The society raised $44,000, enough to cover operating expenses for more than two years. They bought the building from the village, which was considering selling it, for $1 in 2019. A $40,000 capital grant received from the State with help from Clermont County Community + Economic Development last year helped with building repairs.

As Adams points to an elevator that was built in 1998 in conjunction with Bethel’s bicentennial, she notes that most of the items in the museum have been donated in the past six years. People give items when grandparents die, or decide to contribute items after touring the museum.

Museum members have been digging through old paper records and painstakingly inventorying everything in the museum. Ritchie then inputs the information to a computer.

“We started last year with the first floor and we’re still not done,” she said.

Trustee Susan Barger does many of the displays.

The Grand Memorial building was dedicated in 1930. A post card shows the front lawn crowded with spiffy hat-wearing men and women in their Sunday best at the dedication. Stylish-looking cars from the era are parked on the street.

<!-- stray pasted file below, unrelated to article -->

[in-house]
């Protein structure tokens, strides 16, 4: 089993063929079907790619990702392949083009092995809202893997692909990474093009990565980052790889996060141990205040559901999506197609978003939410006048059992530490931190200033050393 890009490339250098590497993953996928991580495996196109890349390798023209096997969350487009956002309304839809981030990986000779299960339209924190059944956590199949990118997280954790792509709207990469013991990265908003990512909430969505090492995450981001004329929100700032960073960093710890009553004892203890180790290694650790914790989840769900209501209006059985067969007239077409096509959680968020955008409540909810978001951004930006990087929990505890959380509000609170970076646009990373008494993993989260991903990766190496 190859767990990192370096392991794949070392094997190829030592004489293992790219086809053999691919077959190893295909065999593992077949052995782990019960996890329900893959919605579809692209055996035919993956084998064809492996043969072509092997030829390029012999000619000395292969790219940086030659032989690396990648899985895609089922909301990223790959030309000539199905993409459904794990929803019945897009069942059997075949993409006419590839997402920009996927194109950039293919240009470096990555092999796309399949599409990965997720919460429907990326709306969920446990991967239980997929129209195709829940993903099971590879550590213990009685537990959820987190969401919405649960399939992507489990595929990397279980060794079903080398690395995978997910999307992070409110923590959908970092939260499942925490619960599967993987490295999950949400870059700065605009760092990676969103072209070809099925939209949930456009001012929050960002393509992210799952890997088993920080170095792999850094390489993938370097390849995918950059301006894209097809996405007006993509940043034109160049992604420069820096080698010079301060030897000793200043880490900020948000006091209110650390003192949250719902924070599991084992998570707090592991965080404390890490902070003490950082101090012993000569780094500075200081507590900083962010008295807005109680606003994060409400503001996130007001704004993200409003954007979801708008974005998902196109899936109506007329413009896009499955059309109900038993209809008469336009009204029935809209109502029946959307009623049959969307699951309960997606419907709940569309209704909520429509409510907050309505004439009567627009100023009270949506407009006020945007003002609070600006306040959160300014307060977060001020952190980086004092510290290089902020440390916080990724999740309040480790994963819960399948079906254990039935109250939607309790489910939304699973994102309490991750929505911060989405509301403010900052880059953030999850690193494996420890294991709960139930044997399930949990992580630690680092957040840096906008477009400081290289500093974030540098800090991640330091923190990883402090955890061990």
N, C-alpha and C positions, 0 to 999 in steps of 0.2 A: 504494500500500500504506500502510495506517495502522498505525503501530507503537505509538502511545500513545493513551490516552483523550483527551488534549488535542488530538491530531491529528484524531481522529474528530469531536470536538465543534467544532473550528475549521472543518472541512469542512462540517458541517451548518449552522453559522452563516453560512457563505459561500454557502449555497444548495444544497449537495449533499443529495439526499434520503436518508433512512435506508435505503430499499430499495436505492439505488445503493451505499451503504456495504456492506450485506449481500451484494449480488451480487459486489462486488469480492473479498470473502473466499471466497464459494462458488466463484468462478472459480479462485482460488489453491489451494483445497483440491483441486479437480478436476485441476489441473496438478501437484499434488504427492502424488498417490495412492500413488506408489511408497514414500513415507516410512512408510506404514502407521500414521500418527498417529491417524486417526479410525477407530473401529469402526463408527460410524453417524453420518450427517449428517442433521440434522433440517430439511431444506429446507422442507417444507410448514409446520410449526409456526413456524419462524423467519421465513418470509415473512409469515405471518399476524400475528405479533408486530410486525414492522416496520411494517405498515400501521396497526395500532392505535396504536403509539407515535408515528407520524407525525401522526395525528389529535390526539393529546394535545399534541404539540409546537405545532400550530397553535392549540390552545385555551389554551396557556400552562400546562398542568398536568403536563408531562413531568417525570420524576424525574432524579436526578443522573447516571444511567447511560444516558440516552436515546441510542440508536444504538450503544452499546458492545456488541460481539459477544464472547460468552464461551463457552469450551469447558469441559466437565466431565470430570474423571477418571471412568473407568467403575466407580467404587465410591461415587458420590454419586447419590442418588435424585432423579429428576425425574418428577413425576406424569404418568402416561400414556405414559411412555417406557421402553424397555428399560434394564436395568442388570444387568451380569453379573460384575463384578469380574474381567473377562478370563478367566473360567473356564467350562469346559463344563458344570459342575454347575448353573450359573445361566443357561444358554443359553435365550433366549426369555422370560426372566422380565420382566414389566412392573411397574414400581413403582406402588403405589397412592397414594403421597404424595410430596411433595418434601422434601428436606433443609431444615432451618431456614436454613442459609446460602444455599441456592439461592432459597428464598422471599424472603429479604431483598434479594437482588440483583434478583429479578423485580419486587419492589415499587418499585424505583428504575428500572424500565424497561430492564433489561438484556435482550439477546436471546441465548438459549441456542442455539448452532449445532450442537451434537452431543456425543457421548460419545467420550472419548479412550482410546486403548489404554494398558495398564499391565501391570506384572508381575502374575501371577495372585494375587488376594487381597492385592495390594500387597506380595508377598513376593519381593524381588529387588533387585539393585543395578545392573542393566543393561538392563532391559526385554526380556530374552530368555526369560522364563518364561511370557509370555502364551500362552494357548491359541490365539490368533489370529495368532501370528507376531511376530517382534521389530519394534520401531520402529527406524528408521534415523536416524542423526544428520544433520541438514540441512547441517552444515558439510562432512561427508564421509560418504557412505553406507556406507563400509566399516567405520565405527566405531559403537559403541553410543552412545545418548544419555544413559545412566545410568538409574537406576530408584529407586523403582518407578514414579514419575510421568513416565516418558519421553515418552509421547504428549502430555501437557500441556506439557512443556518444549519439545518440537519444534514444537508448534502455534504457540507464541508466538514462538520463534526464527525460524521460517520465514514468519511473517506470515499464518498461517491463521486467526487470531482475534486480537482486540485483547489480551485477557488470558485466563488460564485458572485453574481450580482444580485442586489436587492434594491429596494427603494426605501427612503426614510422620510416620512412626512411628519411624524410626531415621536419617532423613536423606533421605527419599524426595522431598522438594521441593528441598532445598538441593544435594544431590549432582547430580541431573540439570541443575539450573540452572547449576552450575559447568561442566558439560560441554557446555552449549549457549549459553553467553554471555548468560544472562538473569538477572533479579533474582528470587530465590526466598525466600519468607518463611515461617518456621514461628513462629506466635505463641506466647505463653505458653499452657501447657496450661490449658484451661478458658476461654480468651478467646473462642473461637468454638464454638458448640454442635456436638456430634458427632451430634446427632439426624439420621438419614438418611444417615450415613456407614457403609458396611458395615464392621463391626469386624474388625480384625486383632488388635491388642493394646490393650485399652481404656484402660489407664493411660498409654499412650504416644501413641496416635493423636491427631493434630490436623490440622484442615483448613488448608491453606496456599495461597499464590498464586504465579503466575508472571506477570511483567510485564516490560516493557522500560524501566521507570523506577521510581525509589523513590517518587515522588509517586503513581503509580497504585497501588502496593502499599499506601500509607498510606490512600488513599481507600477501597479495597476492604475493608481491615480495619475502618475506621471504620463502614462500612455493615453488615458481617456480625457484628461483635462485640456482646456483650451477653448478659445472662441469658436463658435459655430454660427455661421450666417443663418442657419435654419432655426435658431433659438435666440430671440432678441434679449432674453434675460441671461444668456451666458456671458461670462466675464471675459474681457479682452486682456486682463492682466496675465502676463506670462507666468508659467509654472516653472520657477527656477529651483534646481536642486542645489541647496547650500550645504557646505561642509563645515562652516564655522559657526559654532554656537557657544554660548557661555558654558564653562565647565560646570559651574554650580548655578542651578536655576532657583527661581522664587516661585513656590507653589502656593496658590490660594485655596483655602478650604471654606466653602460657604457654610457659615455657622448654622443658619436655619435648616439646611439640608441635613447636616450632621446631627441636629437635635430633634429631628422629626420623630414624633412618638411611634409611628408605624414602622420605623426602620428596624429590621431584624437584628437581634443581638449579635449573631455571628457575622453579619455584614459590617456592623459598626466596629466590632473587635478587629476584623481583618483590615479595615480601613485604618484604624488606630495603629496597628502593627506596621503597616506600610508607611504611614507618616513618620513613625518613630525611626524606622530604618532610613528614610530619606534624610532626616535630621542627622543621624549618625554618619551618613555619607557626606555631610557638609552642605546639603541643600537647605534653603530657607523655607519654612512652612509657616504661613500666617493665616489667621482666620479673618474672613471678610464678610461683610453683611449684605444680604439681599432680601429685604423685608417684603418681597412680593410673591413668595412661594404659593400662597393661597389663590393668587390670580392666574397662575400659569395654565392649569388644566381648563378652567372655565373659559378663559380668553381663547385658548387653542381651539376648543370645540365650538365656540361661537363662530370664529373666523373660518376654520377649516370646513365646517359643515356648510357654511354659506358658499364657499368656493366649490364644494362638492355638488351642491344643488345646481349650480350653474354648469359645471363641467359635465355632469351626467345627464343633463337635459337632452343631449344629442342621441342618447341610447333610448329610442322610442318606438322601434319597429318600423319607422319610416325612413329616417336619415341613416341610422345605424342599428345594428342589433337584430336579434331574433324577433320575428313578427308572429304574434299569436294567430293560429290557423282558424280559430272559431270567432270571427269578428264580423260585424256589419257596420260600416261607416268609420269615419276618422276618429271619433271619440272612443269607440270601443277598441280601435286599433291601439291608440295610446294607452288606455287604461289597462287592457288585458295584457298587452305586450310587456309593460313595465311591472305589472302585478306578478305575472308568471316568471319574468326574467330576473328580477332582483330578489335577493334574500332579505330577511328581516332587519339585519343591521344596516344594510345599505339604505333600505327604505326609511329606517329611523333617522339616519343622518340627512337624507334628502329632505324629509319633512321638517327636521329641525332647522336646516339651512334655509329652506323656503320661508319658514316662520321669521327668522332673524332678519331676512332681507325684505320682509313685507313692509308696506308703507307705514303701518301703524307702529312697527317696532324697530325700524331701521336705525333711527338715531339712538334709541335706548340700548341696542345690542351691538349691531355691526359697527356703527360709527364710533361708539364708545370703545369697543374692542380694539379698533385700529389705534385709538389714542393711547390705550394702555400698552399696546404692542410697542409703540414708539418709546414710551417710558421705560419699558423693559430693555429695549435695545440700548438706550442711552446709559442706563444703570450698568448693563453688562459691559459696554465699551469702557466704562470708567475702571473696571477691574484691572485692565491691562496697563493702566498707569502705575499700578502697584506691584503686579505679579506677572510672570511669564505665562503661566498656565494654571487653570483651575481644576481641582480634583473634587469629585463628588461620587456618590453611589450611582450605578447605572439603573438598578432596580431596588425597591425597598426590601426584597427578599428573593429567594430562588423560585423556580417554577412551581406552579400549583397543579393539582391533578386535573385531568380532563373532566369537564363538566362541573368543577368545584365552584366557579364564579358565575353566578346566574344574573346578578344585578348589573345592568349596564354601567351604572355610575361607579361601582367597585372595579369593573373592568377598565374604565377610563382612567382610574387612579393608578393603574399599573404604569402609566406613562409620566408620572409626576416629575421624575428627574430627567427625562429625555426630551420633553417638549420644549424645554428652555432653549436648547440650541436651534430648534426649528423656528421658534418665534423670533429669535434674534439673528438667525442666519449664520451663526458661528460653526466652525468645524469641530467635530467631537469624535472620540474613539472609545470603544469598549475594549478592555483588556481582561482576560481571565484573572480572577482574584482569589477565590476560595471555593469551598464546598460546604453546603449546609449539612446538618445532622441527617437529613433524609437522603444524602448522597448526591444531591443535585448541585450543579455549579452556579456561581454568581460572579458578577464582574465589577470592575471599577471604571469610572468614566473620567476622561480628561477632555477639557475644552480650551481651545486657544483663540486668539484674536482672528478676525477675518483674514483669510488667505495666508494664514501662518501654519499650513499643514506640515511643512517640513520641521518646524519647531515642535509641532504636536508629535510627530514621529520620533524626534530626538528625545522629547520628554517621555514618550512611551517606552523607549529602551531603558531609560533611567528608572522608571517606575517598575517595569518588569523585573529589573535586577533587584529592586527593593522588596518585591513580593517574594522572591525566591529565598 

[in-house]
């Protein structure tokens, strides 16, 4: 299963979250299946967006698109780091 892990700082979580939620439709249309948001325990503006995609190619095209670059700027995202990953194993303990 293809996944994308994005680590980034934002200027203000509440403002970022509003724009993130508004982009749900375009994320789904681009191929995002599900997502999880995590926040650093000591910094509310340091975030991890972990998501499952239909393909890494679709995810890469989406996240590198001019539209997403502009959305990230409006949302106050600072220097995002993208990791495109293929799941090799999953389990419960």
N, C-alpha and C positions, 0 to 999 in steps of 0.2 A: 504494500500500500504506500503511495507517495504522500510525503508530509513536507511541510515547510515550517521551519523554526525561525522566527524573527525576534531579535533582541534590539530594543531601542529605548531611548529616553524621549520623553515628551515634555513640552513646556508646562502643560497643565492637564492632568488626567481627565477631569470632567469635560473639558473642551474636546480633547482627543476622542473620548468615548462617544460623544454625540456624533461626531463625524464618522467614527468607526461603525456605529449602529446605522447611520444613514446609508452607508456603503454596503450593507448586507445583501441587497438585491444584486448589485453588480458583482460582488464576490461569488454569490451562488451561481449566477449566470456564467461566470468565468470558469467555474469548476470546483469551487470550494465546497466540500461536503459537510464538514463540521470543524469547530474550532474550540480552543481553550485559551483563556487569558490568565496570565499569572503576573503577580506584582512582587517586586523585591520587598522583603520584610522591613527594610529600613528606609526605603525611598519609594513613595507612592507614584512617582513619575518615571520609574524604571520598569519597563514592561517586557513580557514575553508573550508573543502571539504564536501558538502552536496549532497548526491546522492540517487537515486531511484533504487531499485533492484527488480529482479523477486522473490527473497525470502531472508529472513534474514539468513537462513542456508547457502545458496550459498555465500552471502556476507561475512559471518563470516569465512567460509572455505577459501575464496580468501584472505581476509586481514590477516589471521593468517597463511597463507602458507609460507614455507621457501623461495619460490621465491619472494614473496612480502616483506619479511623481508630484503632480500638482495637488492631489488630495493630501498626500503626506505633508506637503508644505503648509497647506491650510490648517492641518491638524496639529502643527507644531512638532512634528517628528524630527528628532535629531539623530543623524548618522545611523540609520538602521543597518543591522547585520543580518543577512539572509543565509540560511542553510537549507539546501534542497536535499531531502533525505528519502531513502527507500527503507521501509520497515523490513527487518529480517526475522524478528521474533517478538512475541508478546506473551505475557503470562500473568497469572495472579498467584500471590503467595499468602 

The building formerly served as the village administration building, with various offices and the mayor’s court. It once held a small jail and a library. Adams and Ritchie went to sixth grade in the building due to school overcrowding in the 1960s.

They point out photos of a home that sat on the site before Grant Memorial was built. At one time, the building’s basement still contained a well from the house.

Nearby, a display informs viewers about two railway lines that operated in Bethel until 1933. Another tells about Dr. William E. Thompson, who served the area as the nation’s oldest practitioner at age 102. Yet another educates about Edmund Burke, a Bethel native who made his fortune investing in New York real estate. Burke, who lived 1877-1966, gave a $500,000 endowment to Bethel for Burke Park and cemetery upkeep and a scholarship fund.